Major webapps driven by speech impediment

More proof that I should’ve done more Emacs hacking way back when…a couple of years-old articles on Paul Graham’s website (Beating the Averages and Carl de Marcken: Inside Orbitz reveal that a couple of high-profile web apps are driven by Lisp engines.
I’m a bit surprised that there’s not a massively tuned SQL engine driving Orbitz, but I should have known better. The flight search problem, though a computationally intense one, is pretty well bounded – you don’t need the flexibility of an ad-hoc query language, you need raw speed.
This also drives home the point that the cost-benefit crossover point between algorithmic improvments and more/faster hardware is pretty far to the right, by which I mean that when faced with a choice you had better spend the first pile of money on engineering time rather than bigger iron.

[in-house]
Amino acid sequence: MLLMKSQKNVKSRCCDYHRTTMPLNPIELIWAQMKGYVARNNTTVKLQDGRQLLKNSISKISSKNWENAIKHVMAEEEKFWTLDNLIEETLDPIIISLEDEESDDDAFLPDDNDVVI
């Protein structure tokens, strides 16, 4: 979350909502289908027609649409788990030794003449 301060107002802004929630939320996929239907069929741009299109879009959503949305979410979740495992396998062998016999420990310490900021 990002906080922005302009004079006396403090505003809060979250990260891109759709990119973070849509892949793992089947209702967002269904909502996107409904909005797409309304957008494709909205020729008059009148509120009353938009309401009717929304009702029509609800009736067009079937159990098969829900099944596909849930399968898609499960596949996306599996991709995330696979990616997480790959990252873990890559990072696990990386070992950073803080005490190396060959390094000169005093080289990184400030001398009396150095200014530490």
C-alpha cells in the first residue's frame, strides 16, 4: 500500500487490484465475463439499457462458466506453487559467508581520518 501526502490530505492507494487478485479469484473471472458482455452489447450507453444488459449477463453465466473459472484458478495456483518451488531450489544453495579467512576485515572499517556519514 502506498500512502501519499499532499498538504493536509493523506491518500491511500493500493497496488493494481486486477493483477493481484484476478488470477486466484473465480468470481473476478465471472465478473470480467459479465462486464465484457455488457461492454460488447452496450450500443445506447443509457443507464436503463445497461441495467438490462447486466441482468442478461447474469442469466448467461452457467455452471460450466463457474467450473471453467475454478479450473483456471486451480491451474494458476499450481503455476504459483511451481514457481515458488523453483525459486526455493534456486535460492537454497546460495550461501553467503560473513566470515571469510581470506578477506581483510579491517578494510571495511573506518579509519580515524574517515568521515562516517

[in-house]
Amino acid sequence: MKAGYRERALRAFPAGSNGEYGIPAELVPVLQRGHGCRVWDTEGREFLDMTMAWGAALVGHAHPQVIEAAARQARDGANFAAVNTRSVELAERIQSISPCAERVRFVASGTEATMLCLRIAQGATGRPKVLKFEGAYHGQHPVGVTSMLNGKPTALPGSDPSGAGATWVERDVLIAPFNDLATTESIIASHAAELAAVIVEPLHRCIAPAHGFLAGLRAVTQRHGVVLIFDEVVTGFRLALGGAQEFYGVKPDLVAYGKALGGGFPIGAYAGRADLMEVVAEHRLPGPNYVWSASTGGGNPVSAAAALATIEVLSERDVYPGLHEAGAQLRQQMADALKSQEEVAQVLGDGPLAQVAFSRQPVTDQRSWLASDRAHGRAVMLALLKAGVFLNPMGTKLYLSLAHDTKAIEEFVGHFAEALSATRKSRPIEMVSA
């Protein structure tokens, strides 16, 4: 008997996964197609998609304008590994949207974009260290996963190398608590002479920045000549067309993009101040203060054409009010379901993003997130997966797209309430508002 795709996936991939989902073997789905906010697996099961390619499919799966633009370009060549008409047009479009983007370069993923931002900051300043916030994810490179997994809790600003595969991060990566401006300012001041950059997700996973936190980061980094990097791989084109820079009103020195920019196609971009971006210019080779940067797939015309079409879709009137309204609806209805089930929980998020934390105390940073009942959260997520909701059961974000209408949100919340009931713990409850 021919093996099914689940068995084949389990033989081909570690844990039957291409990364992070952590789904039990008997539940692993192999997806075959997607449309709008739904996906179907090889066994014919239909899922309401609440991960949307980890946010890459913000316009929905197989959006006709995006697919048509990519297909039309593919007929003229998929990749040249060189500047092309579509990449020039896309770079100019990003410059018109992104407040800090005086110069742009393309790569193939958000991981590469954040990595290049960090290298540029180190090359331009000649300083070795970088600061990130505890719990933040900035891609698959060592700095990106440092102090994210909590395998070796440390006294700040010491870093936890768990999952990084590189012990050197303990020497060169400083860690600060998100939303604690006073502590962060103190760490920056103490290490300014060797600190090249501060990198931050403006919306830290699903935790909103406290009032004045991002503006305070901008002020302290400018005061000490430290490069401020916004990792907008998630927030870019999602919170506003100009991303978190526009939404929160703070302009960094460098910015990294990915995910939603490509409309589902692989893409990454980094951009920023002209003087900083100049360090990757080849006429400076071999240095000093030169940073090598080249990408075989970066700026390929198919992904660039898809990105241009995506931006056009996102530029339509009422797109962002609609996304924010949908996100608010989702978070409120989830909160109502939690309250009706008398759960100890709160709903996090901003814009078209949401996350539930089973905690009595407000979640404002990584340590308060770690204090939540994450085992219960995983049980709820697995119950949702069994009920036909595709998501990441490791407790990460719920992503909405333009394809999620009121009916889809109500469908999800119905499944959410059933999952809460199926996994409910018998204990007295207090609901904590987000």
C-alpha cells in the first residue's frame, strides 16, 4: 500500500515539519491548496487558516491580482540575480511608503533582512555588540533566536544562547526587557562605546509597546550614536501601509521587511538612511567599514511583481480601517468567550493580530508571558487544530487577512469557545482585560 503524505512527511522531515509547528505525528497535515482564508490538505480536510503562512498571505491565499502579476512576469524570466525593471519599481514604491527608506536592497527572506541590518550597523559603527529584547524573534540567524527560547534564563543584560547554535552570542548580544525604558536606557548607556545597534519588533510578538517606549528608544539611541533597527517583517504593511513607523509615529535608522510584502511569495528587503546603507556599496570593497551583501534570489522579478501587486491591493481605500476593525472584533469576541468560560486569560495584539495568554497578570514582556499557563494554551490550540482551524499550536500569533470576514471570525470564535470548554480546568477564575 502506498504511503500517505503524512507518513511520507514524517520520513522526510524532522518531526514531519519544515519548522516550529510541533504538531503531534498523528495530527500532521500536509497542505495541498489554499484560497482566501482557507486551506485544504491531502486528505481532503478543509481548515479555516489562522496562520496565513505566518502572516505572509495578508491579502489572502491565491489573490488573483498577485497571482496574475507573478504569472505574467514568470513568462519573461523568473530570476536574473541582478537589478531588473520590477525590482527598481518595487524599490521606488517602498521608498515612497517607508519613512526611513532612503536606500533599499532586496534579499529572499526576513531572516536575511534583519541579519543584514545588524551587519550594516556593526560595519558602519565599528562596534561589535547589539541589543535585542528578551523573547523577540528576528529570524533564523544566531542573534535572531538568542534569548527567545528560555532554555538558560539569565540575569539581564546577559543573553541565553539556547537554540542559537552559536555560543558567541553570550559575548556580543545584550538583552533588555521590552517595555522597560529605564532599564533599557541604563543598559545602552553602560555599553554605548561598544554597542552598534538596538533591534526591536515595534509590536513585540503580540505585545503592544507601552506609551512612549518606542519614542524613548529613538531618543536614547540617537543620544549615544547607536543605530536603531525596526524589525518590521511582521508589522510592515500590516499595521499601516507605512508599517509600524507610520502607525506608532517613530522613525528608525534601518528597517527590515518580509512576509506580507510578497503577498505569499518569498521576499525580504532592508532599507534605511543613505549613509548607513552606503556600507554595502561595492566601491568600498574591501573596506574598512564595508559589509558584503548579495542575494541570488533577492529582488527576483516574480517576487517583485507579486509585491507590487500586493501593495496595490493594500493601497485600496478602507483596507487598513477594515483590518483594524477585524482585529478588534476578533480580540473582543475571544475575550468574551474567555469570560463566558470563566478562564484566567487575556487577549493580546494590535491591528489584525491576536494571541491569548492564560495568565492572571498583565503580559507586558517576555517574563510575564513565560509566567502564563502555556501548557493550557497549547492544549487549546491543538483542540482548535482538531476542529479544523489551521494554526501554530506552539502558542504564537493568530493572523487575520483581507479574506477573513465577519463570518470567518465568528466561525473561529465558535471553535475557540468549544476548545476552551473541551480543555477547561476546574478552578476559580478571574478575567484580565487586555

2 thoughts on “Major webapps driven by speech impediment

  1. Netcraft confirms: LISP is dead
    My favorite Paul Graham article is the one where he talks about how to hire the best programmers. He starts out kind of general, but by the end you start to realize that all the best programmers are actually Paul Graham.

  2. Eric Sink posted a nice counterpoint to that one, stating what is obvious to me: great hackers don’t necessarily make great hires. (see I think they’re using two very different sets of premises. Graham’s world is that of heavy algorithms and hairy problems. Such exeptional situations require the far right tail of the talent curve, and I’d venture to say that the problems are so hairy that potential users are thrilled with any potential solution. Sink runs an ISV that makes version control software. User focus is a lot more important, productivity is important, but (again I venture to say) that the hacker nature takes a back seat to more mundane developer talents.
    This is a paradox I bump into regularly – innovative solutions often come from playing around, but if we play around long enough to get something good, we’ve just ignored a raft of mundane but productive and user-important stuff we should have been doing.

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